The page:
Uncapped Landfill Bottle #1


OK, it looks like curated Dead Horse Bay bottle week is actually going to be two weeks. And you may say that I’m beating a dead horse, but I’m only just now getting to the bottles…

LePage’s “Grip Spreader” Mucilage. (The “before” photo on left is from Christian Montone’s Flickr Photostream; the “after” photo on right is my own blurry work.)

It was thoughts of the polluting 19th Century horse rendering factories along the shore (giving Dead Horse Bay its name) that made me pick up this glue bottle from the beach. Not that LePage mucilage was that kind of glue. Although it might have been a fish glue.

The rubber applicator tip says “PAT’D” and, although there are lots of musilage applicator cap patents from the 1800s and early 1900s, I couldn’t find a specific one assigned to LePage and its “Grip Spreader” cap.


Photo on left from Vanessa Le Page’s archives; illustration on right from Popular Mechanics, Nov. 1960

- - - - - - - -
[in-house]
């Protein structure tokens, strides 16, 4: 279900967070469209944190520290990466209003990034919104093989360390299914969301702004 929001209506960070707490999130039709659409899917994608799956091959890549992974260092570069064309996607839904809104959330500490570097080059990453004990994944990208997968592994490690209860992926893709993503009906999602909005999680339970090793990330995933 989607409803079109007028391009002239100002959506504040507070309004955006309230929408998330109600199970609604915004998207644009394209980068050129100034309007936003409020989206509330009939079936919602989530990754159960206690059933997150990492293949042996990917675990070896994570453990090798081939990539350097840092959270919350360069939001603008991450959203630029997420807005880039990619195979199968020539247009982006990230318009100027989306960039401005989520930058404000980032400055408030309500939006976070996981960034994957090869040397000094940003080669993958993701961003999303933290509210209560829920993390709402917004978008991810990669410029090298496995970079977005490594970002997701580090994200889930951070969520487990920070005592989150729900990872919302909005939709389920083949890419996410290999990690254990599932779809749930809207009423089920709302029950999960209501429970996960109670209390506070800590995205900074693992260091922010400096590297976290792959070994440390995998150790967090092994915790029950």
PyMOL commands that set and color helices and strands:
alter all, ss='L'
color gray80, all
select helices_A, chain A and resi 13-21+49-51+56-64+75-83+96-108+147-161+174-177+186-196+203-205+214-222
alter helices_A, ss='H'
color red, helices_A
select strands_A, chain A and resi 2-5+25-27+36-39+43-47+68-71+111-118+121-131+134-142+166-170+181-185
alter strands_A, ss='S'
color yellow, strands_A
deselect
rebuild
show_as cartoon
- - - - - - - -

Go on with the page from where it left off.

LePageCake The rubber applicator cap seems to have been both its chief selling point and biggest drawback.

Note: Vanessa LePage (Canadian cake artist) also made this LePage 125 Years Anniversary cake. (on right) We’ve covered package-related cakes in the past, and so we liked seeing this cake with all the various glue containers from their product line.

Randy Ludacer
Beach Packaging Design


  1. says

    I don’t know how your other readers are reäcting to this series, but I see it as an interesting exercise in a paradoxical archæology of the nearly contemporary.

  2. says

    Hi Daniel, Thank for commenting. I know some might regard the 1950s as being too recent for archæology. But maybe the accelerating pace of change in our lifetimes means that, for us, the recent past is as exotic as ancient Egypt.

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